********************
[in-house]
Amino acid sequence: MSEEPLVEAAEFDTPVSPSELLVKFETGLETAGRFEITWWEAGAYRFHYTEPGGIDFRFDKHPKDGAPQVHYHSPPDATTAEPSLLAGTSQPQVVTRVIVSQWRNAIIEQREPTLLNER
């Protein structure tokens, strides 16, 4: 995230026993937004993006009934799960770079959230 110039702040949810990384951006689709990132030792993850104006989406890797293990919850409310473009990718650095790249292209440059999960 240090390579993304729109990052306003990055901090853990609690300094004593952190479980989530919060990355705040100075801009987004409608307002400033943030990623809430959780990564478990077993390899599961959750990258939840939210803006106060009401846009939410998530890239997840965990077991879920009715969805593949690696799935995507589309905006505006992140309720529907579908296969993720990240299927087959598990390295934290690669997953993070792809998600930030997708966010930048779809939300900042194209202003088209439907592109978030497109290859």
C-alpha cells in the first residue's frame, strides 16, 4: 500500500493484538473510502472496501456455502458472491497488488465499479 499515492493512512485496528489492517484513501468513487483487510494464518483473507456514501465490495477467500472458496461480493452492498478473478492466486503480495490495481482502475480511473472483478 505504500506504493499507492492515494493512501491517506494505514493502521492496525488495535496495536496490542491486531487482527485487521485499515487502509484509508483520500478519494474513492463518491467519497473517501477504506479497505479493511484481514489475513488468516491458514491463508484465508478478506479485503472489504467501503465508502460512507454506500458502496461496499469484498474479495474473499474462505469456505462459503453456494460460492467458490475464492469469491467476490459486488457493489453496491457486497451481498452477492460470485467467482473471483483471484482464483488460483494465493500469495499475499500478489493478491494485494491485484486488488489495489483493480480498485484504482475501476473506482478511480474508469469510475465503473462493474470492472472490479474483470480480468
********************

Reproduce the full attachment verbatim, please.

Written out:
[in-house]
Amino acid sequence: MSEEPLVEAAEFDTPVSPSELLVKFETGLETAGRFEITWWEAGAYRFHYTEPGGIDFRFDKHPKDGAPQVHYHSPPDATTAEPSLLAGTSQPQVVTRVIVSQWRNAIIEQREPTLLNER
């Protein structure tokens, strides 16, 4: 995230026993937004993006009934799960770079959230 110039702040949810990384951006689709990132030792993850104006989406890797293990919850409310473009990718650095790249292209440059999960 240090390579993304729109990052306003990055901090853990609690300094004593952190479980989530919060990355705040100075801009987004409608307002400033943030990623809430959780990564478990077993390899599961959750990258939840939210803006106060009401846009939410998530890239997840965990077991879920009715969805593949690696799935995507589309905006505006992140309720529907579908296969993720990240299927087959598990390295934290690669997953993070792809998600930030997708966010930048779809939300900042194209202003088209439907592109978030497109290859």
C-alpha cells in the first residue's frame, strides 16, 4: 500500500493484538473510502472496501456455502458472491497488488465499479 499515492493512512485496528489492517484513501468513487483487510494464518483473507456514501465490495477467500472458496461480493452492498478473478492466486503480495490495481482502475480511473472483478 505504500506504493499507492492515494493512501491517506494505514493502521492496525488495535496495536496490542491486531487482527485487521485499515487502509484509508483520500478519494474513492463518491467519497473517501477504506479497505479493511484481514489475513488468516491458514491463508484465508478478506479485503472489504467501503465508502460512507454506500458502496461496499469484498474479495474473499474462505469456505462459503453456494460460492467458490475464492469469491467476490459486488457493489453496491457486497451481498452477492460470485467467482473471483483471484482464483488460483494465493500469495499475499500478489493478491494485494491485484486488488489495489483493480480498485484504482475501476473506482478511480474508469469510475465503473462493474470492472472490479474483470480480468